Patent application shows how the Apple Watch could monitor blood glucose without drawing blood
We've already told you about the rumored new health-related feature reportedly coming to the Apple Watch Series 7 later this year. If the rumors pan out, the next version of the Apple Watch will be able to deliver blood glucose readings; this information is needed by insulin dependent diabetics to compute how much insulin they need to take before eating their next meal. This happens to be a very painful and expensive test since it requires diabetics to draw blood from their fingertips, put a sample of blood on a test strip (the strips are quite expensive) and insert it into a machine called a glucometer.
Apple seeks patent on technology that will be used to monitor Apple Watch users' blood sugar readings
If Apple can make the technology work, those with the Series 7 Apple Watch who are insulin dependent diabetics will be able to monitor their blood sugar without paying for the disposable test strips. More importantly, they won't have to feel the pain of pricking their finger with a little needle called a lancet. Since many diabetics don't like to go through the process of obtaining a reading, the new feature could lead to improved monitoring on the part of these patients and help them control their diabetes better. And the Apple Watch will eventually pay for itself since there are no more test strips to buy.
Illustration from Apple's patent application
So how does Apple plan on measuring a person's blood sugar level without drawing blood? A new patent application filed by Apple with the U.S. Patent and Trademark Office explains how. With the long-winded title "Terahertz Spectrosopy and Imaging In Dynamic Environments With Performance Enhancements using Ambient Sensors," Apple plans on using absorption spectroscopy to obtain non-invasive blood sugar readings. The goal is to use terahertz electromagnetic radiation instead of light passing through a user's body in order to detect "gas, health/quality of liquid or solid materials."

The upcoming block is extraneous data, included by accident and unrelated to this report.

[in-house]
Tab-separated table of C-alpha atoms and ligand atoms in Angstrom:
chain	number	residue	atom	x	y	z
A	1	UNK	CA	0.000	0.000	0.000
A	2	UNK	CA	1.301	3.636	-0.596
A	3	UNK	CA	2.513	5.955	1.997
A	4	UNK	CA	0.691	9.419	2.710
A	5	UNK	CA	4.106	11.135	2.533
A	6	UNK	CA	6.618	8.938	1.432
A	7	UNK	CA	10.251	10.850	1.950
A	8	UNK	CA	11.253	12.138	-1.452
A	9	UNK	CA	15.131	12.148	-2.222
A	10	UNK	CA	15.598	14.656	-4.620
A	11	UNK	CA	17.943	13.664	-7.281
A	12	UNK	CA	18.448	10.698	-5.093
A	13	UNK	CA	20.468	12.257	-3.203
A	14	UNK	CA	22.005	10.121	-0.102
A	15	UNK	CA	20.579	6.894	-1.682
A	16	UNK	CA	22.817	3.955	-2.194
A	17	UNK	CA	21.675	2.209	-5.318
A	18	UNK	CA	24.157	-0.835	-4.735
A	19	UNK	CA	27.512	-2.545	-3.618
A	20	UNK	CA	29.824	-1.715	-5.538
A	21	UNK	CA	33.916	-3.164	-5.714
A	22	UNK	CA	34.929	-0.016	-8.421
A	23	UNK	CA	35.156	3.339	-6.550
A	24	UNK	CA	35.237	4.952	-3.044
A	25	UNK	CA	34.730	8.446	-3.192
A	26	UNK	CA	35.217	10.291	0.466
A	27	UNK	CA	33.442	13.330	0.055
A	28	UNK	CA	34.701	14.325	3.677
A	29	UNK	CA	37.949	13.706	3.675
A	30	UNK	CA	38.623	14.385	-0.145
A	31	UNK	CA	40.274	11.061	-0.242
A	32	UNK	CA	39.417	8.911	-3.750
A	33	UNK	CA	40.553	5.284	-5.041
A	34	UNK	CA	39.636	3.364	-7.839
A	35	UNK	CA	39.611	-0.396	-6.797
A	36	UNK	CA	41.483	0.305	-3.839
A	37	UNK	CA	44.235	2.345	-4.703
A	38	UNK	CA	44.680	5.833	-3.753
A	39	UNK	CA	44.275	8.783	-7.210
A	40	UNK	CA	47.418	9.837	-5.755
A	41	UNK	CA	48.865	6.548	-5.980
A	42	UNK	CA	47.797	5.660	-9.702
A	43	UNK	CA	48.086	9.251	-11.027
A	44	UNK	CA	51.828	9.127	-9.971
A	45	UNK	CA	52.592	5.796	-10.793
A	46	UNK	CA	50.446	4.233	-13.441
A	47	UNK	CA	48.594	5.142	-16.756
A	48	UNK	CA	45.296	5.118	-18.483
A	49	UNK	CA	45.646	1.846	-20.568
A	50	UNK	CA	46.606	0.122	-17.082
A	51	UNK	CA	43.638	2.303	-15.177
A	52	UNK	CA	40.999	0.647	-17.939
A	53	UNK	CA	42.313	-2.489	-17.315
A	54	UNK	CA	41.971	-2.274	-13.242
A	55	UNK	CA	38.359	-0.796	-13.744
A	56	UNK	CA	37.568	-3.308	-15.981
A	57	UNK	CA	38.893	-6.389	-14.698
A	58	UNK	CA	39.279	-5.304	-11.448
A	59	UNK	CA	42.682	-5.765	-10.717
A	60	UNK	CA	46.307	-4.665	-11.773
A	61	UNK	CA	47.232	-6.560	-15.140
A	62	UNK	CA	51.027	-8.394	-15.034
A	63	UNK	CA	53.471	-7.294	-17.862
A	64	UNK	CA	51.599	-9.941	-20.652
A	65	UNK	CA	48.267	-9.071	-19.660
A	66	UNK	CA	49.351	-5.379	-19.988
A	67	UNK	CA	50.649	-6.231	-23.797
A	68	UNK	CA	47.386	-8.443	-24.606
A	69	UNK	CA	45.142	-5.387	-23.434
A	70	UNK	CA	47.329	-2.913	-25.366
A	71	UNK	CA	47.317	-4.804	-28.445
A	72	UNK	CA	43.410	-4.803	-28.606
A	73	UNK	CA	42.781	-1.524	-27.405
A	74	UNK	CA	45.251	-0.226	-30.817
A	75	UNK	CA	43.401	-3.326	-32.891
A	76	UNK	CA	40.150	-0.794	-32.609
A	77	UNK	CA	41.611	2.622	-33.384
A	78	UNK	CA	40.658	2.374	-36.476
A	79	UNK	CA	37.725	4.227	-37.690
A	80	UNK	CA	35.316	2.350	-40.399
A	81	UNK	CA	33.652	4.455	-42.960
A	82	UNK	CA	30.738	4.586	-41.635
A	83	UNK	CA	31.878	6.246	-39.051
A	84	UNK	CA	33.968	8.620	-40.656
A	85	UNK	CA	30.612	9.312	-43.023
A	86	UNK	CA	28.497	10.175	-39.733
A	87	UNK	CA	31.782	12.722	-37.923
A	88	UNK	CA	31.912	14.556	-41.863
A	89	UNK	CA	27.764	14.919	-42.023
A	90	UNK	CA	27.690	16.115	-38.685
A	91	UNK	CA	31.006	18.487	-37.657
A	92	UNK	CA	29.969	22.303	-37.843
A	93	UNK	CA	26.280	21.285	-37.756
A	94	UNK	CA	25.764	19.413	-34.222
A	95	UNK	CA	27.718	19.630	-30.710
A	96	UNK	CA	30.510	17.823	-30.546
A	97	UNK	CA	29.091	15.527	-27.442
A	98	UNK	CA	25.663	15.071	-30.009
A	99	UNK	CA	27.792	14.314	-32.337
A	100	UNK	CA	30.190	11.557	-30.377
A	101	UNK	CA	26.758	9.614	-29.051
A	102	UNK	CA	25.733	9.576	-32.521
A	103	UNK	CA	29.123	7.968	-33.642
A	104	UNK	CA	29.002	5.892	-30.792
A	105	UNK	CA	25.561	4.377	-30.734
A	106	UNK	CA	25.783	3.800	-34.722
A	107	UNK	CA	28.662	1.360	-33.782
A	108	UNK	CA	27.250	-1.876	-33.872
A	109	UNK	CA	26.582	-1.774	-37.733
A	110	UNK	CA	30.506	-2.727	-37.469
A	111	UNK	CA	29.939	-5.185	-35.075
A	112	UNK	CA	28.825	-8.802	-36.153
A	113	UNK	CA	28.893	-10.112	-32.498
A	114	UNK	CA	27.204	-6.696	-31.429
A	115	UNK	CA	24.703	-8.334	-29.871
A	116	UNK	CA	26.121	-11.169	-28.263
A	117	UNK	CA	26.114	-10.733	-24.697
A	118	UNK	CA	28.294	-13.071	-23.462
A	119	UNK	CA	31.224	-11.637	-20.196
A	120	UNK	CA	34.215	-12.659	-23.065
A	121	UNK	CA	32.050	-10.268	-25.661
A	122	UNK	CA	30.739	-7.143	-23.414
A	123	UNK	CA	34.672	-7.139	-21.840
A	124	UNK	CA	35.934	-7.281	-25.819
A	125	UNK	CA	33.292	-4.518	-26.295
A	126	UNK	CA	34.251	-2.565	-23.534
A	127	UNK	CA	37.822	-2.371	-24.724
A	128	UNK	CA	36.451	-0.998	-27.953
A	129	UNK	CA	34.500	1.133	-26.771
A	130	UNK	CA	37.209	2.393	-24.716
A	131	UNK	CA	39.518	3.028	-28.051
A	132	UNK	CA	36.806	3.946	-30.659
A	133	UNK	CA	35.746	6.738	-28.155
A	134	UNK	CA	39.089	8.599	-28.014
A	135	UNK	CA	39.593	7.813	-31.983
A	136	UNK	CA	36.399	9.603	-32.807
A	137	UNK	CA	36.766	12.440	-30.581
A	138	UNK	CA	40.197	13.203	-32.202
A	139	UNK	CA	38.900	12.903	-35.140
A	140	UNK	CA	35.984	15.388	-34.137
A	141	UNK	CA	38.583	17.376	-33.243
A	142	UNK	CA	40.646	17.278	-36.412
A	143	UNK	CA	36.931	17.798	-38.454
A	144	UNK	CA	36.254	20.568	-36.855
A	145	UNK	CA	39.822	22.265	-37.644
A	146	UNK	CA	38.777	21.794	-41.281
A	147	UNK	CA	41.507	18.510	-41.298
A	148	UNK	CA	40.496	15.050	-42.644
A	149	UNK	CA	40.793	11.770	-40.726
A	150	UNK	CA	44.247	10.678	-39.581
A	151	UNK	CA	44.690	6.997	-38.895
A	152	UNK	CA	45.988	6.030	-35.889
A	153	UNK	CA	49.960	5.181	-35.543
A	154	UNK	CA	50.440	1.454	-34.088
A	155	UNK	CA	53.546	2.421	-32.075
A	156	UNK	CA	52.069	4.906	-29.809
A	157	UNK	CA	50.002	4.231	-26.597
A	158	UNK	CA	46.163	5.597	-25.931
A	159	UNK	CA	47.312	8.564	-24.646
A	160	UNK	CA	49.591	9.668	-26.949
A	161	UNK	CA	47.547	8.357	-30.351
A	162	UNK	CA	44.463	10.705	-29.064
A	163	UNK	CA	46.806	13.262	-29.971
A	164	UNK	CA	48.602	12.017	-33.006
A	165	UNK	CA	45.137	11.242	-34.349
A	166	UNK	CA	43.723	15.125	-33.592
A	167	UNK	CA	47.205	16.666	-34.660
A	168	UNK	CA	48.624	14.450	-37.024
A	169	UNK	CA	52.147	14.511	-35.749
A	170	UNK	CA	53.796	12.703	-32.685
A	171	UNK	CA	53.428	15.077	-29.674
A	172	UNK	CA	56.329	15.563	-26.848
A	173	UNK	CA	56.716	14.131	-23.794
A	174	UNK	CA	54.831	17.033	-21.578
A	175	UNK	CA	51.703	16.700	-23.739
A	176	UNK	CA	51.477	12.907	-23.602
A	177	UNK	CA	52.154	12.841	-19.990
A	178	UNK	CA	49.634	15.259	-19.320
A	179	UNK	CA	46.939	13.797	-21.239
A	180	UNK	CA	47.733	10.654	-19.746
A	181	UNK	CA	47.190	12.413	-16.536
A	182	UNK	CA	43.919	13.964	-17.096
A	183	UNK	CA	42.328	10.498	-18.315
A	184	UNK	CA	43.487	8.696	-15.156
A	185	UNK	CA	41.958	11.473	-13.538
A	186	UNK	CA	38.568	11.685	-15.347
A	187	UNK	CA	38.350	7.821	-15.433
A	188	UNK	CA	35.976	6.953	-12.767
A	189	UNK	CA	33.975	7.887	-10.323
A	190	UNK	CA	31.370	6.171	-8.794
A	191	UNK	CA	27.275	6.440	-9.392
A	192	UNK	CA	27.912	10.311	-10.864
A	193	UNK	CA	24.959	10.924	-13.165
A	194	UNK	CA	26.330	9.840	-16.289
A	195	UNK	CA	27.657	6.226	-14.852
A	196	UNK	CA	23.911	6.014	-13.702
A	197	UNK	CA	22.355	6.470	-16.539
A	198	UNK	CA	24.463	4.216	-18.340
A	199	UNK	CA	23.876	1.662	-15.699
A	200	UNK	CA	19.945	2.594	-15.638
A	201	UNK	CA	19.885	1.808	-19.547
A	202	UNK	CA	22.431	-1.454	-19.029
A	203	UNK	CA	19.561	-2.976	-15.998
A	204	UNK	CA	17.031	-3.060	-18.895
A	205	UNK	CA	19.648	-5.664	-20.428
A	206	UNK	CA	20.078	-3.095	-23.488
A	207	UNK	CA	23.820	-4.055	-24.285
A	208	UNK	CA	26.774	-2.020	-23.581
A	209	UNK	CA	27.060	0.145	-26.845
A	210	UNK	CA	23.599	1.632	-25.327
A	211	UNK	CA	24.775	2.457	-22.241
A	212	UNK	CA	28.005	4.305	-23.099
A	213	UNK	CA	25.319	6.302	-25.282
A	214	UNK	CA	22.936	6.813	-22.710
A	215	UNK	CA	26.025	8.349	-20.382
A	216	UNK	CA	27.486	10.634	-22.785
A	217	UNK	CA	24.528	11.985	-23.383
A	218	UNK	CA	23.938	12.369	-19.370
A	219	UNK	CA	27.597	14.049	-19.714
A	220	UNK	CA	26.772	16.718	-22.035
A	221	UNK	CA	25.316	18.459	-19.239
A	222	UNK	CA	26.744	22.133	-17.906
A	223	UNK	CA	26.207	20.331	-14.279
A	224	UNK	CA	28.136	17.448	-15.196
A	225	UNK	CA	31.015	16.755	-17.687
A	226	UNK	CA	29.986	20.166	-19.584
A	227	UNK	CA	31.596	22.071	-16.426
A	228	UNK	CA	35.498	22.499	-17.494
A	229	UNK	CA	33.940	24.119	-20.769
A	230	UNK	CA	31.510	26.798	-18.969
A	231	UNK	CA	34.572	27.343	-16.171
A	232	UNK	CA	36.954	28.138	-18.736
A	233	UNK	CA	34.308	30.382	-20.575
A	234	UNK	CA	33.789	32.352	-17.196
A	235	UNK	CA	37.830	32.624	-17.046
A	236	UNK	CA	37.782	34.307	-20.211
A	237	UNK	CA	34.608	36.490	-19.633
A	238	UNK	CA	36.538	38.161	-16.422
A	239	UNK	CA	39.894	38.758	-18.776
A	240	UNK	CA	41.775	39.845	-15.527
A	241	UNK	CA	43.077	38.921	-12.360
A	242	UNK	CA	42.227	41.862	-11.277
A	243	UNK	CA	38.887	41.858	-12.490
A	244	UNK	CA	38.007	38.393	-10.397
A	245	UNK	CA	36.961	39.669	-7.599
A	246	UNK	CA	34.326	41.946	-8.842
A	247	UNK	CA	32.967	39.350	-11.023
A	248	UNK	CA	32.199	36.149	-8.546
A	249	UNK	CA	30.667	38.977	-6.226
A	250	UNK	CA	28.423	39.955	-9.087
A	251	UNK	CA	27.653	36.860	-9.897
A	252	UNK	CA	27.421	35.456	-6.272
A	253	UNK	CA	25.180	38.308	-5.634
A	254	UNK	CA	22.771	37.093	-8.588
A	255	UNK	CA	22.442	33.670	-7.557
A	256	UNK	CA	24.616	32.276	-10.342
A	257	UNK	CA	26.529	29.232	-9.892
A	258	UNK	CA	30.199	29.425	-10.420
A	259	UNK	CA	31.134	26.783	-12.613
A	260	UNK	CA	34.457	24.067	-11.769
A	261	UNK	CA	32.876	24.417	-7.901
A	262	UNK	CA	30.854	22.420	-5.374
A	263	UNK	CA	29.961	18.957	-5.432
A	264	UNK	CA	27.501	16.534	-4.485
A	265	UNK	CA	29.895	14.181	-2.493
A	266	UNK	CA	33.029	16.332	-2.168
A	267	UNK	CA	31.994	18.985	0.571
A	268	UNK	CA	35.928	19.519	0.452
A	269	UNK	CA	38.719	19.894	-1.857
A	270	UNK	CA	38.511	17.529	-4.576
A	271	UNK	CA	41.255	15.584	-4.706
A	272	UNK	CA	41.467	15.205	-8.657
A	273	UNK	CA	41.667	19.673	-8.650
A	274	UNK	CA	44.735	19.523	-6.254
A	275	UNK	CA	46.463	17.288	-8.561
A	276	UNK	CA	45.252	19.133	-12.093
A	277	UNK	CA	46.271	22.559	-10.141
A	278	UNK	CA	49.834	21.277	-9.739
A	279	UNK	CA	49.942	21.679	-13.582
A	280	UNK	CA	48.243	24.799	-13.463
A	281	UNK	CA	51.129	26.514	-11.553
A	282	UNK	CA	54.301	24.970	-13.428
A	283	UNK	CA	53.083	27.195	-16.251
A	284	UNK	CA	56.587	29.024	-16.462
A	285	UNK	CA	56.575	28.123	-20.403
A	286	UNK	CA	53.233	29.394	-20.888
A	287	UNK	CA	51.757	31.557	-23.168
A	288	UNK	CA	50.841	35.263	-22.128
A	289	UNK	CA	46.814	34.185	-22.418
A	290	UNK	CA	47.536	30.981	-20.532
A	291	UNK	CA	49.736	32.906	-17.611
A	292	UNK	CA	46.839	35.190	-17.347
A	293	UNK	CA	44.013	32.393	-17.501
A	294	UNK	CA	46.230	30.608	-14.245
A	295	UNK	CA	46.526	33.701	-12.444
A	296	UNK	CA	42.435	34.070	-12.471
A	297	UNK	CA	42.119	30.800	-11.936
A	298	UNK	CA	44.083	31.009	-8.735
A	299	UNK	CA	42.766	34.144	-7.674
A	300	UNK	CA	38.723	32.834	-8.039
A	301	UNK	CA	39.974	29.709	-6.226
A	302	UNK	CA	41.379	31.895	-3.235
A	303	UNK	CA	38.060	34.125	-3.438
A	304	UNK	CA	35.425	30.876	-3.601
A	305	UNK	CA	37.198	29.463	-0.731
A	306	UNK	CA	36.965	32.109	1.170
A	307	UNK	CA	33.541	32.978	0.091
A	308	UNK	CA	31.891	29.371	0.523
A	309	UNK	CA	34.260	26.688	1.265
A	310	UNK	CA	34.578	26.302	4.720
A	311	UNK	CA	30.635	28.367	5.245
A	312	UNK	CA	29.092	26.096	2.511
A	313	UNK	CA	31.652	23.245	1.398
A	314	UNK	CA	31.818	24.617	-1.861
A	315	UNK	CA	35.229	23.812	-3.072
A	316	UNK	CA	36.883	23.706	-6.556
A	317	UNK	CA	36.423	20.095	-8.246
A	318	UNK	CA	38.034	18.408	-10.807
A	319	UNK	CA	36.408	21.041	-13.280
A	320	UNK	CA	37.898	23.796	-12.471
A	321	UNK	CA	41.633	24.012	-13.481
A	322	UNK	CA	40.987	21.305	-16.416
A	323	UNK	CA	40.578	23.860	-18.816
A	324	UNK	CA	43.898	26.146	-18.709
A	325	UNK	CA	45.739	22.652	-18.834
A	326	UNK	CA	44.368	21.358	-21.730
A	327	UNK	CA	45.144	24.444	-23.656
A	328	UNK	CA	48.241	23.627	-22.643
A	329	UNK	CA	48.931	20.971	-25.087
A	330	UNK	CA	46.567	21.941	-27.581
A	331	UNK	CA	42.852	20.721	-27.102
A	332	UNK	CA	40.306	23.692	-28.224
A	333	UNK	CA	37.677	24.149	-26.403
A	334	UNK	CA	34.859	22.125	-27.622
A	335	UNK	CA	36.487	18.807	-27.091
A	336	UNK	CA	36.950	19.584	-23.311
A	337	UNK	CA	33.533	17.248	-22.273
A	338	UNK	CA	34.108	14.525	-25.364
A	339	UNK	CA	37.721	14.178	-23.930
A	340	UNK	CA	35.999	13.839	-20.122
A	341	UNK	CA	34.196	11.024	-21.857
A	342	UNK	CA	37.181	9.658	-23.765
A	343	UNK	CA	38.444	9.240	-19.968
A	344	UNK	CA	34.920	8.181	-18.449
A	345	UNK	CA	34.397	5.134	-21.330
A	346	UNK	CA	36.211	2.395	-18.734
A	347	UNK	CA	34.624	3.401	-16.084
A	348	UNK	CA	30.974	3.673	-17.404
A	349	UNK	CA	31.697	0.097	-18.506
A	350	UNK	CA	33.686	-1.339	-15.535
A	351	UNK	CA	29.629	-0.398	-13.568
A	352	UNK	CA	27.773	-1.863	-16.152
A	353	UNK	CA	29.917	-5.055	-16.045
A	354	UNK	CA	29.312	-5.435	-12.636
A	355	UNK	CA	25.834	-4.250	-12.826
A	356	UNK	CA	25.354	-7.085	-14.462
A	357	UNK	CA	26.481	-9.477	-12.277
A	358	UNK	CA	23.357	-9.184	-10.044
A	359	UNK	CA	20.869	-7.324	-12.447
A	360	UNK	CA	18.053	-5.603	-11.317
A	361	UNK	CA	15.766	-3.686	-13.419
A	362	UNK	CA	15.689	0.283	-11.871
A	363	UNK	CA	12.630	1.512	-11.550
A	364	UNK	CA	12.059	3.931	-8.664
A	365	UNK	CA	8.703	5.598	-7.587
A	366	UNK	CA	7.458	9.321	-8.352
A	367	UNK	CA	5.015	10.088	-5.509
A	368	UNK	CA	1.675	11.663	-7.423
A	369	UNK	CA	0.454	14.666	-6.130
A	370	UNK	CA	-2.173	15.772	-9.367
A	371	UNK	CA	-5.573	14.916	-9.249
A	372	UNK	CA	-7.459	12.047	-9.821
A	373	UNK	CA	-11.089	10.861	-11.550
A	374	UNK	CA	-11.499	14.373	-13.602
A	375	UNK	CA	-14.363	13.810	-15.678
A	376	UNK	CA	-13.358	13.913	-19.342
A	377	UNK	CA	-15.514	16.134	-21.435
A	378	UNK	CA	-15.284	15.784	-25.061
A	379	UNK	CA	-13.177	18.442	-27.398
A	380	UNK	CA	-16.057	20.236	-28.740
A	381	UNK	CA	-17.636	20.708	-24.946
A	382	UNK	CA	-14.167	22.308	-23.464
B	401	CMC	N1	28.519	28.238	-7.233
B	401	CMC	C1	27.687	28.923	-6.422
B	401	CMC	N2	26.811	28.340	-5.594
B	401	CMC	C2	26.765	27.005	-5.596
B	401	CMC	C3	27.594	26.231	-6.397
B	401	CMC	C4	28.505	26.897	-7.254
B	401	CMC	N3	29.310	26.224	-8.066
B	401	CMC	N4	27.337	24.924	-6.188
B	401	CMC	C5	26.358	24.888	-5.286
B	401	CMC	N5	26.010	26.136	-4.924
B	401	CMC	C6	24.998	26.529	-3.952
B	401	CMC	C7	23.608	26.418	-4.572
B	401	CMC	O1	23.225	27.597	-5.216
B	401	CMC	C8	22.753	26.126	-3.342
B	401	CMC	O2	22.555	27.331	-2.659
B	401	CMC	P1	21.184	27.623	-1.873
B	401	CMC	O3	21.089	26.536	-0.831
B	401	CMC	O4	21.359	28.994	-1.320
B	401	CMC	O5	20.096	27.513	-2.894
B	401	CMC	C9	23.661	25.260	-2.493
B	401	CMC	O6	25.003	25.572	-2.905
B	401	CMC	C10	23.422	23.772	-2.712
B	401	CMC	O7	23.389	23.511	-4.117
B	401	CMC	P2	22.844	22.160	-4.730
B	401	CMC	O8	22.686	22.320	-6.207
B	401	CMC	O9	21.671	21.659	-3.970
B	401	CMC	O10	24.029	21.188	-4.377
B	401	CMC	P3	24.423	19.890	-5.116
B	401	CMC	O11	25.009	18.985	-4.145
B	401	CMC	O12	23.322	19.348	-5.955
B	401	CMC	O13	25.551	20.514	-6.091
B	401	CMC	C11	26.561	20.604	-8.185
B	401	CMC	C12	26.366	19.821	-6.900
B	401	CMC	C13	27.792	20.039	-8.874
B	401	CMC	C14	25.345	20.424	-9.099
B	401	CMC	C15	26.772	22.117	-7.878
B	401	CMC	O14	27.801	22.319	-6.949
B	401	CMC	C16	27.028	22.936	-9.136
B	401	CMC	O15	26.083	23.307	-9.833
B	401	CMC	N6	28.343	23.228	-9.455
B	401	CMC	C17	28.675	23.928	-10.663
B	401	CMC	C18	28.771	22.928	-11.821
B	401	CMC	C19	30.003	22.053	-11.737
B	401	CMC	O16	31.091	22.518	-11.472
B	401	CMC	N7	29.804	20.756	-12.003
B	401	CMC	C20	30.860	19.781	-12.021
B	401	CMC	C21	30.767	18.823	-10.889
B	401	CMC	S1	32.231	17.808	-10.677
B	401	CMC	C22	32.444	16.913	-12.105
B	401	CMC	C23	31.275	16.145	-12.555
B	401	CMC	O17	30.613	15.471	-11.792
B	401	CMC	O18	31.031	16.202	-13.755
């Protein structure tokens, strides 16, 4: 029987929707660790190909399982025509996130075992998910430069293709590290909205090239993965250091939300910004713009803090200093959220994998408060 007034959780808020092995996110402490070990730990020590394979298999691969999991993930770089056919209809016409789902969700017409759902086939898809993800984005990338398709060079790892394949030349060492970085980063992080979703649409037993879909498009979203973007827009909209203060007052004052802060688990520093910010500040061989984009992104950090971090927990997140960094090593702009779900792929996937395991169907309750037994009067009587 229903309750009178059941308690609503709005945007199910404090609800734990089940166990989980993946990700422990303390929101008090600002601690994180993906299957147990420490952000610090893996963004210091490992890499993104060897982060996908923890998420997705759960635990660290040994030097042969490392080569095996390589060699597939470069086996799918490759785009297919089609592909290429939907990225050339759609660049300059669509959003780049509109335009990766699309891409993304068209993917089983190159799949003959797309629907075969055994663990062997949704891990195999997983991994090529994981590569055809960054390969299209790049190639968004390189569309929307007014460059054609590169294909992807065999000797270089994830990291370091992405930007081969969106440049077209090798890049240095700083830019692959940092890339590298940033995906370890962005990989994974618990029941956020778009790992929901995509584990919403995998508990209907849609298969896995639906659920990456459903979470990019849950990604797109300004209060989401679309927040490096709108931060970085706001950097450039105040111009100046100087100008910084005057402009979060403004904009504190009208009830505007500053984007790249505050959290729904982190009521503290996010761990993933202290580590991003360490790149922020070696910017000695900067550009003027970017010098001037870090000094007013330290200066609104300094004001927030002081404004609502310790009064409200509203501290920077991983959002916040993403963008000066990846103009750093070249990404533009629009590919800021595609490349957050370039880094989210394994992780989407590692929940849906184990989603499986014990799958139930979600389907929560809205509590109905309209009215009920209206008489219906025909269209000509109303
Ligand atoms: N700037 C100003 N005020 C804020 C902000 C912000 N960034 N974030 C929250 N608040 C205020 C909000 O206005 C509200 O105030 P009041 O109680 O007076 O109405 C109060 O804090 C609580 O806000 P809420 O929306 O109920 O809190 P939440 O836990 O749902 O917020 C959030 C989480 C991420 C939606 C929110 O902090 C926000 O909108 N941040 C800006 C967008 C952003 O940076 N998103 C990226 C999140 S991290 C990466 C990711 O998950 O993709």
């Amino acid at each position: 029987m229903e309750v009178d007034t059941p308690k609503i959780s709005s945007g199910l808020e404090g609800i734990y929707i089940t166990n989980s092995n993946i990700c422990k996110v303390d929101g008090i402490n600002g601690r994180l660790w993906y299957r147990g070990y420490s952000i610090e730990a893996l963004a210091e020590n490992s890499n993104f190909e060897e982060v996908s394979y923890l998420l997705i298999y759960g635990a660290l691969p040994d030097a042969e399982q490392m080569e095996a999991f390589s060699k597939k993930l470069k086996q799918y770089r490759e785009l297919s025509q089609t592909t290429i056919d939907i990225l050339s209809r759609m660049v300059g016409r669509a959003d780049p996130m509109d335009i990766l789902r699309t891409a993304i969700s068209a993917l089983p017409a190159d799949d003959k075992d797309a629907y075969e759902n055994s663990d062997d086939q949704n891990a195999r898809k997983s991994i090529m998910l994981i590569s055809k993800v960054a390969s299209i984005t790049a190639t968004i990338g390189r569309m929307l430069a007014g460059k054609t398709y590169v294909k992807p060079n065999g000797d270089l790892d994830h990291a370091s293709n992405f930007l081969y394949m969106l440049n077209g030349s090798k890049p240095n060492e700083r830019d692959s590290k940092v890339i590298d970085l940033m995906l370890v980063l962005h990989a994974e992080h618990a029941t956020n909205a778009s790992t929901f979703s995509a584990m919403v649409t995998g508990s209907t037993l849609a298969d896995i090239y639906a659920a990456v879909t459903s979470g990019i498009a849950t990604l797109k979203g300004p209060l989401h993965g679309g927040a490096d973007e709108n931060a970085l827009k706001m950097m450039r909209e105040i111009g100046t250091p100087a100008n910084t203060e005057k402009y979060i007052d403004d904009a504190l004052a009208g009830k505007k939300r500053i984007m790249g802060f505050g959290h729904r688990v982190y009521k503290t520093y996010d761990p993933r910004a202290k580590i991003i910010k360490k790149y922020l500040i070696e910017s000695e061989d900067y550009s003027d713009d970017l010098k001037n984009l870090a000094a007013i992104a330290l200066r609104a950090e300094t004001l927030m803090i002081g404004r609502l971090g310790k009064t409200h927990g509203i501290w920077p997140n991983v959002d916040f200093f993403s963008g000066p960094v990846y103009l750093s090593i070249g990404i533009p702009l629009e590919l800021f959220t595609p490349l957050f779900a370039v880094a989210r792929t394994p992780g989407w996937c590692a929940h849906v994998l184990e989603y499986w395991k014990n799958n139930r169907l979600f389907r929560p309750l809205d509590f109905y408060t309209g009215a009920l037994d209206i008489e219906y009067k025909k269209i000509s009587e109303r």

There are some issues. Apple adds, "Integrating a gas sensor on an electronic device requires an aperture or opening to allow air to flow onto the gas sensor so that the gas can be detected. "The opening used to allow air flow could lessen the device's protection from water. Also, the blood sugar reading has to be accurate. If it is off by even a small amount, the user could end up taking too much insulin and bring on a hypoglycemic or low blood sugar attack. This could make the user pass out. The system envisioned by Apple will be able to constantly monitor a diabetic's blood glucose levels, but not at the accuracy available to hospital patients. Bringing non-invasive blood glucose testing to the Apple Watch could also make the device's battery drain much faster than usual. For a blood glucose monitor to be available on the Apple Watch, the device will need to monitor more than just gas. But there is a question about whether the timepiece is large enough to fit all the necessary components. The price of the Apple Watch would also have to rise.
The technology discussed in the patent application could also be used to detect skin cancer and other skin problems. And while this all sounds quite grand, Apple has been working on non-invasive blood glucose testing for years and there is no sign that the company has actually started working on this technology at all. Still, the possible payoff would be huge for diabetics and for Apple. Especially considering the other potential diseases that could be detected with this technology.
Samsung is also rumored to be ready to include a non-invasive blood glucose monitor with its next smartwatch expected to be released later this year. It isn't known whether Sammy will be using the same technology as Apple for its system.